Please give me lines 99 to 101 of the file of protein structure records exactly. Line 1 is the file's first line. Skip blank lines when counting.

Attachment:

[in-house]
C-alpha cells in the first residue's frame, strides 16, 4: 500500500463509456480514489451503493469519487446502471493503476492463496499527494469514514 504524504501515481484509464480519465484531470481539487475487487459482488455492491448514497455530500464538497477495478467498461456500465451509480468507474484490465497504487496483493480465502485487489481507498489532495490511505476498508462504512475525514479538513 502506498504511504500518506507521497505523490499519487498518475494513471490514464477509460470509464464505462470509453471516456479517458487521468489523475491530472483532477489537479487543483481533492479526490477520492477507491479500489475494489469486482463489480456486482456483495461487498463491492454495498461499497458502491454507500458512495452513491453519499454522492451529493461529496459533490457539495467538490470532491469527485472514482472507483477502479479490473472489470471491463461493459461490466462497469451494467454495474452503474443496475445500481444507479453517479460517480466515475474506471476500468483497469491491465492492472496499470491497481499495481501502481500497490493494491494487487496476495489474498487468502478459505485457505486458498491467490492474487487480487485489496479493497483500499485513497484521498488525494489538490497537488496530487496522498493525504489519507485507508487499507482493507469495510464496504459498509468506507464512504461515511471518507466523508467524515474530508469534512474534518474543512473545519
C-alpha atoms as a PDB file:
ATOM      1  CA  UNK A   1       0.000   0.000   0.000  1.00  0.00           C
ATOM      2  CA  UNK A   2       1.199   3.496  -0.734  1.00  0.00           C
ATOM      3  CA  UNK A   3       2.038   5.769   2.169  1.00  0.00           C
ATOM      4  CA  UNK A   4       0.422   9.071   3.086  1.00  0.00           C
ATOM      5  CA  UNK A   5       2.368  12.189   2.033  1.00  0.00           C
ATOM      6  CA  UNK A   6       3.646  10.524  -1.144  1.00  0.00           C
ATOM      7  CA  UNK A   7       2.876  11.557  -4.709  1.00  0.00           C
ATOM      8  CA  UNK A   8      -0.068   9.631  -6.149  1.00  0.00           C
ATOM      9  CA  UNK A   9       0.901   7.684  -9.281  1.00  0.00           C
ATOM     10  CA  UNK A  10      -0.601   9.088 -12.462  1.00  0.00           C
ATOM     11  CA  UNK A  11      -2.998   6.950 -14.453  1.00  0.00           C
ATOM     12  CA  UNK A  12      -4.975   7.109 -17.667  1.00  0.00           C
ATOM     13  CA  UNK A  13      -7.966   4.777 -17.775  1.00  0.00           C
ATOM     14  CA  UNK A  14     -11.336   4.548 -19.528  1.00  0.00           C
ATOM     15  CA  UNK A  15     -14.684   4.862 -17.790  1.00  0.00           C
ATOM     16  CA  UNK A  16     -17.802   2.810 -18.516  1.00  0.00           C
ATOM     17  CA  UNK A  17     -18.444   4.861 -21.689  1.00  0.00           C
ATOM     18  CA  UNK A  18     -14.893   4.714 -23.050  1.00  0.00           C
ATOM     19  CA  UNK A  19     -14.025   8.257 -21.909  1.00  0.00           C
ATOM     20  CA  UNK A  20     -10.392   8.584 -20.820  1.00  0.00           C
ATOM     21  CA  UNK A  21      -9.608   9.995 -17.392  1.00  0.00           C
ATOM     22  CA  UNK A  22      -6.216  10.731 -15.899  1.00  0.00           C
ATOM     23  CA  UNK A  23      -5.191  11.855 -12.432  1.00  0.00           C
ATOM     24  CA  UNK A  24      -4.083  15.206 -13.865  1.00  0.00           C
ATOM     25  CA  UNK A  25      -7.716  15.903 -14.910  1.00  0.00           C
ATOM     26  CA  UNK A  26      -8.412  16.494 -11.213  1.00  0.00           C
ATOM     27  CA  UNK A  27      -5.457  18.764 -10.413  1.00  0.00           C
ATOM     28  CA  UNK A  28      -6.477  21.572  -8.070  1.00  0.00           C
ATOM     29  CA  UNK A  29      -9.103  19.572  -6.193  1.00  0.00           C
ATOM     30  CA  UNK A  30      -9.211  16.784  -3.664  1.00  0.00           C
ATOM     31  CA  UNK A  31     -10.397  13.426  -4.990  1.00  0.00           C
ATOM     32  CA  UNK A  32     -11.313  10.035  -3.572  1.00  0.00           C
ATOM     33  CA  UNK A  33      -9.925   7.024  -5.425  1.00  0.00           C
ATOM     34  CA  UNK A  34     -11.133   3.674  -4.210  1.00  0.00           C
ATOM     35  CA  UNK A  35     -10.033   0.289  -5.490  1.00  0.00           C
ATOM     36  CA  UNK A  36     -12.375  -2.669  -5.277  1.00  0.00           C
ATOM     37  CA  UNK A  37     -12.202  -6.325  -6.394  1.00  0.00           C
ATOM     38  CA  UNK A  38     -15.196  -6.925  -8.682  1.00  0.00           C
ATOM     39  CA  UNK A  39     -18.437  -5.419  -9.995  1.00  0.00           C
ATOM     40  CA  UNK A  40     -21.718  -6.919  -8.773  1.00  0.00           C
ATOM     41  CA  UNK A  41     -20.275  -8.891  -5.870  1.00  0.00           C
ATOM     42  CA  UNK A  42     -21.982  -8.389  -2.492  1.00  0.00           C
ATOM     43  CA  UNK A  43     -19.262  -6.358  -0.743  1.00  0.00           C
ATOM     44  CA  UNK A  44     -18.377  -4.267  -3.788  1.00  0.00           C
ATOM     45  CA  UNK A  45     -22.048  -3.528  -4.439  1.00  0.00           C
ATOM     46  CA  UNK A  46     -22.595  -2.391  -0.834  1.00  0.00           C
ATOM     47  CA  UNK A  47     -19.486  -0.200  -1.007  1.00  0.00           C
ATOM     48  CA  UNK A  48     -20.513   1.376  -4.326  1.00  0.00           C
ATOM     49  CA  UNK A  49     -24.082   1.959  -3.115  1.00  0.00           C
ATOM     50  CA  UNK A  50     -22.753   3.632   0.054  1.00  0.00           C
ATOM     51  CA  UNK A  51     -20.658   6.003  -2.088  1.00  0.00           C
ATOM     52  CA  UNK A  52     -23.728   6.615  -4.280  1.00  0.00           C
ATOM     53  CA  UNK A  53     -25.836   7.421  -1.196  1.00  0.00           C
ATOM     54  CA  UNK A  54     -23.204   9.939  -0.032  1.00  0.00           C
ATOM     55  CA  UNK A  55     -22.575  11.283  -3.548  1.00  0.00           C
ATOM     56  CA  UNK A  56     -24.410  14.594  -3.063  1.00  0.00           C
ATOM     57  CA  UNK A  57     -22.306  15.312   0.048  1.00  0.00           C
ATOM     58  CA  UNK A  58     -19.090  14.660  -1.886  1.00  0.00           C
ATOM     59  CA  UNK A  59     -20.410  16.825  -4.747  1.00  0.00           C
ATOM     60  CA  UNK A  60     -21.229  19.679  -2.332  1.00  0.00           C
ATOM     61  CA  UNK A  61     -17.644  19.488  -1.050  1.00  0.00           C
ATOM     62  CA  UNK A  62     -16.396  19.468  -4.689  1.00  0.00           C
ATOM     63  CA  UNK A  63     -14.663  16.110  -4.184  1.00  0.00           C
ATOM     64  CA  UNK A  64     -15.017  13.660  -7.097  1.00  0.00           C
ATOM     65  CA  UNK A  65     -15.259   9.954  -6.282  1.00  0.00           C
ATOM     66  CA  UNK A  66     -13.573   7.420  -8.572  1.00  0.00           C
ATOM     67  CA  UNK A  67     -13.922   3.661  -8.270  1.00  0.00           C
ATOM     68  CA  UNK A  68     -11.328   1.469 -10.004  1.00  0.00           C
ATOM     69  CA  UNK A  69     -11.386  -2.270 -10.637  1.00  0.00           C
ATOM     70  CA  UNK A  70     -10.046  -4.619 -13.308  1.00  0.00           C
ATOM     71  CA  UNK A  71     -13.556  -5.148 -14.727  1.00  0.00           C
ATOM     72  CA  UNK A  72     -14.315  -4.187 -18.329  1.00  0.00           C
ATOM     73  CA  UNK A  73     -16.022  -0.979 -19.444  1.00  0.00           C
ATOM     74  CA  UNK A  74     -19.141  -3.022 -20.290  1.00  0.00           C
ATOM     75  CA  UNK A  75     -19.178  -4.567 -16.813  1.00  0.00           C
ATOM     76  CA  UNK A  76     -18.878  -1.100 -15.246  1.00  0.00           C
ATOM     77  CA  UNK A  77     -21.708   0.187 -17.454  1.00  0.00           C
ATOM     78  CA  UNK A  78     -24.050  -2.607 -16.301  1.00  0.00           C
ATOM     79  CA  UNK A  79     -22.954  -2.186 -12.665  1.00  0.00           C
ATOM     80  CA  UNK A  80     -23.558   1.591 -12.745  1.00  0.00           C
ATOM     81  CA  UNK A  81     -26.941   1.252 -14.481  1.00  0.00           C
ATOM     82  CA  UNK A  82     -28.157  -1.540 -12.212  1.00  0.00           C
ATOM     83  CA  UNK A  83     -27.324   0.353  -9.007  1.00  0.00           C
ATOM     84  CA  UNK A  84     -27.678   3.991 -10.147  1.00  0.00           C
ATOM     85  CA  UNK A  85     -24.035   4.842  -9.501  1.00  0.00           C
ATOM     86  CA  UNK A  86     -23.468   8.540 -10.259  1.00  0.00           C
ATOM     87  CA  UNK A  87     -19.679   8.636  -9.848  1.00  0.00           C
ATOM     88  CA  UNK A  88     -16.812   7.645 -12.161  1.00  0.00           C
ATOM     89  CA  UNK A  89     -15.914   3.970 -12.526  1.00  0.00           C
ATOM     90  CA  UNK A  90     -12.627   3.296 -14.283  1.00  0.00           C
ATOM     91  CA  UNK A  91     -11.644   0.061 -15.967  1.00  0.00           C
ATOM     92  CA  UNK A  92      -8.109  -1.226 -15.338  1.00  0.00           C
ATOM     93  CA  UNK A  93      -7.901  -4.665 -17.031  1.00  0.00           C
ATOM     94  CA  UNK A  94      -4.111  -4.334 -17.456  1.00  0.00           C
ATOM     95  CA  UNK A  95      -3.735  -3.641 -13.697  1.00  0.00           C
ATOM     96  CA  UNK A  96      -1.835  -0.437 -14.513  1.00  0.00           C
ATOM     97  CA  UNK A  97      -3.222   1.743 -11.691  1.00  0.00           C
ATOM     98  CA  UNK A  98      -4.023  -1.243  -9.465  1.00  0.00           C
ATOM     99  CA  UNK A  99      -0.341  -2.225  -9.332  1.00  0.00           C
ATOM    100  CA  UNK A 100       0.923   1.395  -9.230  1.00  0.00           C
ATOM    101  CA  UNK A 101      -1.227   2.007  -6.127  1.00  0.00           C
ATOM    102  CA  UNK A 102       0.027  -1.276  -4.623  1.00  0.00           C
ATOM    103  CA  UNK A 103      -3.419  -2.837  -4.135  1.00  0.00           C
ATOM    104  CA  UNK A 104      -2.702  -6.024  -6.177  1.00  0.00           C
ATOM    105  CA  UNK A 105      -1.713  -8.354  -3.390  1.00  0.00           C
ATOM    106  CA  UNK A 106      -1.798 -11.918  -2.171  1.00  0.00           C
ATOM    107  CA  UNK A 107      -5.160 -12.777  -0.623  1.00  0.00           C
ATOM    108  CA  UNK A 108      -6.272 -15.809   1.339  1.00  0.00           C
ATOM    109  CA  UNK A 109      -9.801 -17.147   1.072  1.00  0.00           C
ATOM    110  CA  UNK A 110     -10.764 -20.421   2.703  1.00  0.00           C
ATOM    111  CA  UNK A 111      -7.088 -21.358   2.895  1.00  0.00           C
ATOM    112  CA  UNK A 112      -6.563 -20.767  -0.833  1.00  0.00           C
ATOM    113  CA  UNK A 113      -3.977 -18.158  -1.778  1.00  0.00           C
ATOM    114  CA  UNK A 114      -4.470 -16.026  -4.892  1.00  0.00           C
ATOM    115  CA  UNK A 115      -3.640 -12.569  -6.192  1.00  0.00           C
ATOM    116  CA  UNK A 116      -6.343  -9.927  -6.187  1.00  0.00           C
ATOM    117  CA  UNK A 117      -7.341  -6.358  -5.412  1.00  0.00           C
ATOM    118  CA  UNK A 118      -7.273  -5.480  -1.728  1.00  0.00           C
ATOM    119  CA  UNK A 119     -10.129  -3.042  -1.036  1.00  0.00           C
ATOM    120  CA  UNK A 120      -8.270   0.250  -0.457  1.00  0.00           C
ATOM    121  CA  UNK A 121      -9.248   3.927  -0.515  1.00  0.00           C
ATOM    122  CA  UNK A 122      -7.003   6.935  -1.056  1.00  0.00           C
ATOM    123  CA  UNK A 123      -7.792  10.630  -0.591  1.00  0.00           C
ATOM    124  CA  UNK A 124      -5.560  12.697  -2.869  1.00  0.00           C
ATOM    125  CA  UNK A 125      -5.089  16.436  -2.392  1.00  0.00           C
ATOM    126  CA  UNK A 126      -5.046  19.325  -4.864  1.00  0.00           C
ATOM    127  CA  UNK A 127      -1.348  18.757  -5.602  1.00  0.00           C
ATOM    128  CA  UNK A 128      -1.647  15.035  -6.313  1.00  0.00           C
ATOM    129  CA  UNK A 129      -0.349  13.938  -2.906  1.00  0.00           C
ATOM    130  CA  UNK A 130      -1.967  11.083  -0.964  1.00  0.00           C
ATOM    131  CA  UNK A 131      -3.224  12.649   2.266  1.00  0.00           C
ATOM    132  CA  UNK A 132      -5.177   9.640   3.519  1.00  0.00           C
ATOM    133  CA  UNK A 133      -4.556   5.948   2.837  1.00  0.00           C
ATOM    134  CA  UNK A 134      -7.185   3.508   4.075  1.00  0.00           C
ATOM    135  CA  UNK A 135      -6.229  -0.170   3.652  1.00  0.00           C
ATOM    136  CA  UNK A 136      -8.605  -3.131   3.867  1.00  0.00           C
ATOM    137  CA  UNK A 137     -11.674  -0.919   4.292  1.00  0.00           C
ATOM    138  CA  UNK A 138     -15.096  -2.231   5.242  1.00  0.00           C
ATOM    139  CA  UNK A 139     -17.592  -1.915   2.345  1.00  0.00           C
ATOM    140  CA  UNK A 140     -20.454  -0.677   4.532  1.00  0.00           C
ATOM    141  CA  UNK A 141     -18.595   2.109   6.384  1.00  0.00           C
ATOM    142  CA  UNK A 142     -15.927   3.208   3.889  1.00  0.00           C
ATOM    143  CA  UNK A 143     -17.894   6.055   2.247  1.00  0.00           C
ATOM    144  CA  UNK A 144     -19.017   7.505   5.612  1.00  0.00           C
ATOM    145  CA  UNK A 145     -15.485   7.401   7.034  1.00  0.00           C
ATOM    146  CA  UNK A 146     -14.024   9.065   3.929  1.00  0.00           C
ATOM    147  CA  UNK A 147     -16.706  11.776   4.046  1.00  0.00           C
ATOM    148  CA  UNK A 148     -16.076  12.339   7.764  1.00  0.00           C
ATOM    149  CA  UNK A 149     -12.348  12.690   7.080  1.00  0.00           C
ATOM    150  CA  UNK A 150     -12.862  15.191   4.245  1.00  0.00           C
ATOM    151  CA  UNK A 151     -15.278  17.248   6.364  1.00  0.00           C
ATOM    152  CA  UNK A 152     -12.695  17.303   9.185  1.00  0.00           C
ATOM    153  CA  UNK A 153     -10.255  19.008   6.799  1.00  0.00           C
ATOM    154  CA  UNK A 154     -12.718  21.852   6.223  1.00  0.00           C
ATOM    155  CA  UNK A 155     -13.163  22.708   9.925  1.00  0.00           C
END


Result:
ATOM     96  CA  UNK A  96      -1.835  -0.437 -14.513  1.00  0.00           C
ATOM     97  CA  UNK A  97      -3.222   1.743 -11.691  1.00  0.00           C
ATOM     98  CA  UNK A  98      -4.023  -1.243  -9.465  1.00  0.00           C